I can understand why someone might find the book “fragmentary and chaotic,” but I’m not sure these are necessarily negative qualities in a novel. Nejimaki dori kuronikuru (the Japanese original of The Wind-Up Bird Chronicle) was published in three volumes in Japan. The first volume was serialized in the magazine Shinchō in 1992/93, then the first two volumes were published in book form in 1994, and a third volume came out the following year. From the correspondence I’ve seen, it seems that (at least initially) Murakami wanted to publish the English translation as two books: the first two volumes as one book and the third volume as a separate book. The translator, Jay Rubin, suggested that the three volumes should be published as a single book in English because the end of the second volume left various things unresolved. The publisher set a limit on how long the book could be, so Rubin abridged the English edition. You can tell from the notes he shared with Murakami at the time that a lot of thought went into this abridging process. Rubin writes in his book Haruki Murakami and the Music of Words that he thought that the resulting translation was “tighter and cleaner than the original.” I imagine that a reviewer who found even the abridged version “chaotic” may have found the complete version even more frustrating. But I personally don’t mind the tangents, loose ends, and slower passages in the original.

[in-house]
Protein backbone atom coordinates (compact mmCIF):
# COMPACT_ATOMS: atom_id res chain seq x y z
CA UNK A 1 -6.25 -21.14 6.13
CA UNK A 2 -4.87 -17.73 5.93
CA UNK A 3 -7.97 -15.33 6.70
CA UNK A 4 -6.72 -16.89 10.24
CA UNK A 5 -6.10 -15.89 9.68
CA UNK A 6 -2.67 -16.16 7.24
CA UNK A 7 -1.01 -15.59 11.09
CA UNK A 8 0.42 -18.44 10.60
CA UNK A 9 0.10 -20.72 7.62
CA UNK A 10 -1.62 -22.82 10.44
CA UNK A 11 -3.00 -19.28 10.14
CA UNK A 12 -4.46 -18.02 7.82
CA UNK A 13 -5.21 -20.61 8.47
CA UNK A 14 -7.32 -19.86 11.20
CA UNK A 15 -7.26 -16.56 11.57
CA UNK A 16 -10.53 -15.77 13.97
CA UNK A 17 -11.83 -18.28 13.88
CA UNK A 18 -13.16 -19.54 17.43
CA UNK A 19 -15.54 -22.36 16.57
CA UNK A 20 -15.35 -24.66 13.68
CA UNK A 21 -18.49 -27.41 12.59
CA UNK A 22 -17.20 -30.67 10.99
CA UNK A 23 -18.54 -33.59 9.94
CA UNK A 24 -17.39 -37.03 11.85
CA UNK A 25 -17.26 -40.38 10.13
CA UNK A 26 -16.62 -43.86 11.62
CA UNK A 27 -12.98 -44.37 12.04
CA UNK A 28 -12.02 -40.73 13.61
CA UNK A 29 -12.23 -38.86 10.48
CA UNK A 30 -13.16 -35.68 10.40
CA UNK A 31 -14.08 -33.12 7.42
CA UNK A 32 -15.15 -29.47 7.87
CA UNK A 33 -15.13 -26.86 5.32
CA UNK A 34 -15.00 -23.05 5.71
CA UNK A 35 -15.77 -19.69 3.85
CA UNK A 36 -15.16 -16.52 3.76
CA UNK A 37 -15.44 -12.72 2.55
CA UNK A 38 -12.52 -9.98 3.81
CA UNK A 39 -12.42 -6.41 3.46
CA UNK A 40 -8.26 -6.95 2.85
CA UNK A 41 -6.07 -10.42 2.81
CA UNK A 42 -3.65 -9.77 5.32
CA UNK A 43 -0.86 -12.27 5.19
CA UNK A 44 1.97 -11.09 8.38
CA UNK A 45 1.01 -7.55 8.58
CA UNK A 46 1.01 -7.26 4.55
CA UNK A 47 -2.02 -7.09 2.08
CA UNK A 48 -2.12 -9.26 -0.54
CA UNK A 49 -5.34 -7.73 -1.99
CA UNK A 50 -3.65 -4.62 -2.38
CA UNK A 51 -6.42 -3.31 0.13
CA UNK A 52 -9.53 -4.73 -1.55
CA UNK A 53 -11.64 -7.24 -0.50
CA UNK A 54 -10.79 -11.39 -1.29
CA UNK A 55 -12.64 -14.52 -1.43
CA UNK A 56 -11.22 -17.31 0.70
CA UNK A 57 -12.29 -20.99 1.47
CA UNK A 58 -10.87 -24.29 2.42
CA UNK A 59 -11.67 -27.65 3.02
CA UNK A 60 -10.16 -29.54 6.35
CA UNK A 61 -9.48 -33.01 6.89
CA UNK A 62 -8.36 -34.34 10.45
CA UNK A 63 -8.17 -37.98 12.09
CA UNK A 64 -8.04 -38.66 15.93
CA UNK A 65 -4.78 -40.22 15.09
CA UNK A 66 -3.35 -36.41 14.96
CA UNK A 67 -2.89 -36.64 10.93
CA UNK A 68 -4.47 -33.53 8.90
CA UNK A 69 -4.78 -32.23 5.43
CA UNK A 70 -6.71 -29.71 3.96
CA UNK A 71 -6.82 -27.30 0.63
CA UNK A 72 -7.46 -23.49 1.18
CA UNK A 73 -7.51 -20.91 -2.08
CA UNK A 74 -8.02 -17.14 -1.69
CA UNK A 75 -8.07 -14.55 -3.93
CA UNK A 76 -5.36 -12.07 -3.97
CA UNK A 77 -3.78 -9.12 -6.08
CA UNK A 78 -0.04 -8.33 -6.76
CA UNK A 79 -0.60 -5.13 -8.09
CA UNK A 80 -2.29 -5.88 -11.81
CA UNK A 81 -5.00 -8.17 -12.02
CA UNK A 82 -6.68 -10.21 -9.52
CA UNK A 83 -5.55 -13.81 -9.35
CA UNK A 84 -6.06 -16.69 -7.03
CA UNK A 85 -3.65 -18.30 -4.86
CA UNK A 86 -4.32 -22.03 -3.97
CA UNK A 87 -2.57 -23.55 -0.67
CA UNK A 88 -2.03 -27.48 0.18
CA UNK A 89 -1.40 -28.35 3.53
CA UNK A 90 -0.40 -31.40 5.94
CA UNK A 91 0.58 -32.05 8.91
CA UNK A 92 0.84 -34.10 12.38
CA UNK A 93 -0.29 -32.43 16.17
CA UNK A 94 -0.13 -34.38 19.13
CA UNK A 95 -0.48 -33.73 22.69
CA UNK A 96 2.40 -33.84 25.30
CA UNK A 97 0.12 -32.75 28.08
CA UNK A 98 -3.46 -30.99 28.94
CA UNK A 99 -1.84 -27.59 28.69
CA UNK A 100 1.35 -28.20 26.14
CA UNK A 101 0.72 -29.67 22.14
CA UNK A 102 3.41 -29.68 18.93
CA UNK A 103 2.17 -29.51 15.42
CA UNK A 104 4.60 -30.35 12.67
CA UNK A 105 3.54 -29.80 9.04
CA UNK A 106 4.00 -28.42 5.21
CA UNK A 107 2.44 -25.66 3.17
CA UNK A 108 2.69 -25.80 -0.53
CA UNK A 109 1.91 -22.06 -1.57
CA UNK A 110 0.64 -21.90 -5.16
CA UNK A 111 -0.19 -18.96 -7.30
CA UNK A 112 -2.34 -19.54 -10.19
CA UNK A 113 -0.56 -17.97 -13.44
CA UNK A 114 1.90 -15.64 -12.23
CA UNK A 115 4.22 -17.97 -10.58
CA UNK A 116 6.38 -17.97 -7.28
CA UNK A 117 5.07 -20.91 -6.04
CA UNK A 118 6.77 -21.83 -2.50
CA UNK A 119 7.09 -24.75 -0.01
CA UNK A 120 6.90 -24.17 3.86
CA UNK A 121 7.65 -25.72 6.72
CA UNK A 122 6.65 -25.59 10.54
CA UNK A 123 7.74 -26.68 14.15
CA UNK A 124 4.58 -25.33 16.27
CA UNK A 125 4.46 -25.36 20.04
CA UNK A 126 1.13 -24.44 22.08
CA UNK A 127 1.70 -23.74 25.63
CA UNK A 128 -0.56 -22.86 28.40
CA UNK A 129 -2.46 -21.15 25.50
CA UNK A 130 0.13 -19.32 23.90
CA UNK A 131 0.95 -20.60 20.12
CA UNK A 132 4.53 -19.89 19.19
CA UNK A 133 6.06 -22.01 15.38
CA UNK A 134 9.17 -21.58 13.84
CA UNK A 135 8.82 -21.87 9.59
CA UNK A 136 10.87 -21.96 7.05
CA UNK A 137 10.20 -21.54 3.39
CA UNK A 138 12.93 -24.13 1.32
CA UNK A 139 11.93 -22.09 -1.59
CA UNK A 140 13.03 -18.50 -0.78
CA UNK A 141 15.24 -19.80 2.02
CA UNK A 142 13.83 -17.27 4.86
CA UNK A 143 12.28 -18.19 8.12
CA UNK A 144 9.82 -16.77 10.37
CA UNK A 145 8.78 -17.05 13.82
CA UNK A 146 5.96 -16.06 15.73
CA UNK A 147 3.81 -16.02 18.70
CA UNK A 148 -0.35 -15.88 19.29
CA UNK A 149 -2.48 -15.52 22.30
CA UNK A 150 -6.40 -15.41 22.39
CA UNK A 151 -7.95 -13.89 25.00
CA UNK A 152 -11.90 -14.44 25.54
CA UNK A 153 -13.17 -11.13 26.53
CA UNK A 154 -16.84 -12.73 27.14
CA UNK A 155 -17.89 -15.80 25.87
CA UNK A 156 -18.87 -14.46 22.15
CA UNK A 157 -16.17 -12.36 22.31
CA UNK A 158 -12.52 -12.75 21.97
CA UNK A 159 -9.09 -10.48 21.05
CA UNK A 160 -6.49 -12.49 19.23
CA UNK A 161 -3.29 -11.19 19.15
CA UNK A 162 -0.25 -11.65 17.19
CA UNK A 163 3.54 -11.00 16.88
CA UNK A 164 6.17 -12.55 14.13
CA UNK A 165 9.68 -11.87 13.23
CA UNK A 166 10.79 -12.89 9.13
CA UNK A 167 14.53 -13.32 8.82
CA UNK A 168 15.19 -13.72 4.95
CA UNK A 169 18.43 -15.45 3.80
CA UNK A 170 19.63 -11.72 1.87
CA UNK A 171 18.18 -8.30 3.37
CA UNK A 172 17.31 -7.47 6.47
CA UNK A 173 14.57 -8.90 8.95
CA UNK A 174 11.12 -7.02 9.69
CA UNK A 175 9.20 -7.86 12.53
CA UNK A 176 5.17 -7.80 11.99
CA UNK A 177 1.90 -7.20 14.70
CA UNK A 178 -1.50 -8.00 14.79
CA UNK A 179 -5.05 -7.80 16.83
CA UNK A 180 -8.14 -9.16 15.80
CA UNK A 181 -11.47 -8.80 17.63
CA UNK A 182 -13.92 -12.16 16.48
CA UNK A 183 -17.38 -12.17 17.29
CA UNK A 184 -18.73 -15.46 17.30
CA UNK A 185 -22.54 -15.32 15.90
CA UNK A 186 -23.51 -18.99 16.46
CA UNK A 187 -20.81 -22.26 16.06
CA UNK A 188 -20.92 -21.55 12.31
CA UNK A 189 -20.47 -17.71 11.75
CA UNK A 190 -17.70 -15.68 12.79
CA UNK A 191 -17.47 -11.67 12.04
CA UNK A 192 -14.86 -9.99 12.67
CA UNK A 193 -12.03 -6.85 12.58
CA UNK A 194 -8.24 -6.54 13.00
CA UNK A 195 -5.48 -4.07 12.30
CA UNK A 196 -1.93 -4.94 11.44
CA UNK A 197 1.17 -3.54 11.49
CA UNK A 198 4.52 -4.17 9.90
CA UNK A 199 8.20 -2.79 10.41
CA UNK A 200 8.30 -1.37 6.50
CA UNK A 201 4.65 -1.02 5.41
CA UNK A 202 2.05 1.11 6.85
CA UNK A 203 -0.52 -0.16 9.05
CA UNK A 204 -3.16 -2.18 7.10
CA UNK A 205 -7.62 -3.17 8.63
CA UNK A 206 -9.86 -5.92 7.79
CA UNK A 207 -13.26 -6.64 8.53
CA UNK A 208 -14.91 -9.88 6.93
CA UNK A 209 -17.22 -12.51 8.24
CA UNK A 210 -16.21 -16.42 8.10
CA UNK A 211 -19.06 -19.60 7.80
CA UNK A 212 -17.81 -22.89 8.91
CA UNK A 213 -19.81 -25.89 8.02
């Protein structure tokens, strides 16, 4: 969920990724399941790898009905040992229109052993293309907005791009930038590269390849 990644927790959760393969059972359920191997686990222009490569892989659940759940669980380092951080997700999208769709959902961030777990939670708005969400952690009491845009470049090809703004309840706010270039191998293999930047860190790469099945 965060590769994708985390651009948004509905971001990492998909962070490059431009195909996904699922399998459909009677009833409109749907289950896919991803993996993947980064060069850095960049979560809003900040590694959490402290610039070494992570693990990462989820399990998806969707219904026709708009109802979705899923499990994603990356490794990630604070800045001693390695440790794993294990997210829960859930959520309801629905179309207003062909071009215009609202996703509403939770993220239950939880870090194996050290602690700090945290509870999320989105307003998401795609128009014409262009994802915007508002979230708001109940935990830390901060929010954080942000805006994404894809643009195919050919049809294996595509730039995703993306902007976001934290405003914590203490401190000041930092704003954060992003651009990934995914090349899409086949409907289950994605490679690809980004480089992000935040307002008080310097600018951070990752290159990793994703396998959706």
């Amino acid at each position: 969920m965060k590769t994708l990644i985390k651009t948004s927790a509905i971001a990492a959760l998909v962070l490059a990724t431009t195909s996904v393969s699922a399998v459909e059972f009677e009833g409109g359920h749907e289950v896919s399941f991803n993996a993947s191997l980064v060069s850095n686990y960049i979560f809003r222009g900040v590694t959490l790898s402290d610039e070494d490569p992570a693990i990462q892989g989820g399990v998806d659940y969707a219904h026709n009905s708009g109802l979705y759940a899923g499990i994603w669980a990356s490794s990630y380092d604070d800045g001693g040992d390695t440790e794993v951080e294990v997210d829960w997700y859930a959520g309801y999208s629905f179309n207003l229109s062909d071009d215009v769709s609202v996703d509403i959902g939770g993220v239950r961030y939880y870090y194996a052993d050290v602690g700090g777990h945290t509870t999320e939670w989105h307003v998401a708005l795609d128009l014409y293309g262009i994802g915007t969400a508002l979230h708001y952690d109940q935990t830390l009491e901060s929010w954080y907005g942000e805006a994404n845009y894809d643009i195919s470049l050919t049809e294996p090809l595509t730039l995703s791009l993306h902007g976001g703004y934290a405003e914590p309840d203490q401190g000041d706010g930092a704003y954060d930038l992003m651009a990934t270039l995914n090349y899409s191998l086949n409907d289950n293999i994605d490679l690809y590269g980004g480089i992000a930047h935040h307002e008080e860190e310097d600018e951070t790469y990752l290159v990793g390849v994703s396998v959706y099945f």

As to the question of why it didn’t hinder the book’s reception more—I can only speculate, but it’s quite possible that an even tighter adaptation would have reached a larger number of readers. Elmer Luke, who edited three of Murakami’s English translations for Kodansha International, has suggested that he would have been tempted to edit down The Wind-Up Bird Chronicle even further. But I also get the sense that the timing was right for a big book. This is something Roland Kelts also suggested when I interviewed him for my book, but there seems to have been an appetite for big novels in the mid to late 90s. Most of the reviews at the time were positive and praised the ambition behind the book.